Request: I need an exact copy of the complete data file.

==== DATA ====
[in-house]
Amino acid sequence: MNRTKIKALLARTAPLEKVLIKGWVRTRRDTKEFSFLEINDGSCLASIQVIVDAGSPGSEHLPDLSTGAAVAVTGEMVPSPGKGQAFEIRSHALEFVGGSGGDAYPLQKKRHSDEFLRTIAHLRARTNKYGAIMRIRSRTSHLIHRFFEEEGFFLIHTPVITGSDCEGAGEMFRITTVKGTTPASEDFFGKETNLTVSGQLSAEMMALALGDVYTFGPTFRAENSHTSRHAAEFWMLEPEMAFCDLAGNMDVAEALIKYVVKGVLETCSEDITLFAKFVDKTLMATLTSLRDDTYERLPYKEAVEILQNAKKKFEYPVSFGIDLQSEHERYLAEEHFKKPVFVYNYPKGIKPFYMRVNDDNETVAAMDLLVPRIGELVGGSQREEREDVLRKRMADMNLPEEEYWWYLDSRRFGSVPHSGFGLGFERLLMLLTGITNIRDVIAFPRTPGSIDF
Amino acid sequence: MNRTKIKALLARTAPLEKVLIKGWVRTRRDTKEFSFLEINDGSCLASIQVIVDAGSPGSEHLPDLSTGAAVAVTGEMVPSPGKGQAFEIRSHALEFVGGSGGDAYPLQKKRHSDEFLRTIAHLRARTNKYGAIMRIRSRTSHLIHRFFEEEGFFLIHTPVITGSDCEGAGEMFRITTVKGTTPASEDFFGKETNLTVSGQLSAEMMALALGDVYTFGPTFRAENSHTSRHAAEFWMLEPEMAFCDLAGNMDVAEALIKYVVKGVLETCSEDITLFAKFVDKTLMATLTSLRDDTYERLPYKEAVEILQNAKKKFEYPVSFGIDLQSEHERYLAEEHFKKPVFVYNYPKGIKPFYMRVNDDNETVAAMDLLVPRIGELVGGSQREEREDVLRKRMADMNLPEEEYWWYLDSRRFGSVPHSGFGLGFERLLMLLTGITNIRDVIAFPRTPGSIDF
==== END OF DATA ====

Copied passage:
[in-house]
Amino acid sequence: MNRTKIKALLARTAPLEKVLIKGWVRTRRDTKEFSFLEINDGSCLASIQVIVDAGSPGSEHLPDLSTGAAVAVTGEMVPSPGKGQAFEIRSHALEFVGGSGGDAYPLQKKRHSDEFLRTIAHLRARTNKYGAIMRIRSRTSHLIHRFFEEEGFFLIHTPVITGSDCEGAGEMFRITTVKGTTPASEDFFGKETNLTVSGQLSAEMMALALGDVYTFGPTFRAENSHTSRHAAEFWMLEPEMAFCDLAGNMDVAEALIKYVVKGVLETCSEDITLFAKFVDKTLMATLTSLRDDTYERLPYKEAVEILQNAKKKFEYPVSFGIDLQSEHERYLAEEHFKKPVFVYNYPKGIKPFYMRVNDDNETVAAMDLLVPRIGELVGGSQREEREDVLRKRMADMNLPEEEYWWYLDSRRFGSVPHSGFGLGFERLLMLLTGITNIRDVIAFPRTPGSIDF
Amino acid sequence: MNRTKIKALLARTAPLEKVLIKGWVRTRRDTKEFSFLEINDGSCLASIQVIVDAGSPGSEHLPDLSTGAAVAVTGEMVPSPGKGQAFEIRSHALEFVGGSGGDAYPLQKKRHSDEFLRTIAHLRARTNKYGAIMRIRSRTSHLIHRFFEEEGFFLIHTPVITGSDCEGAGEMFRITTVKGTTPASEDFFGKETNLTVSGQLSAEMMALALGDVYTFGPTFRAENSHTSRHAAEFWMLEPEMAFCDLAGNMDVAEALIKYVVKGVLETCSEDITLFAKFVDKTLMATLTSLRDDTYERLPYKEAVEILQNAKKKFEYPVSFGIDLQSEHERYLAEEHFKKPVFVYNYPKGIKPFYMRVNDDNETVAAMDLLVPRIGELVGGSQREEREDVLRKRMADMNLPEEEYWWYLDSRRFGSVPHSGFGLGFERLLMLLTGITNIRDVIAFPRTPGSIDF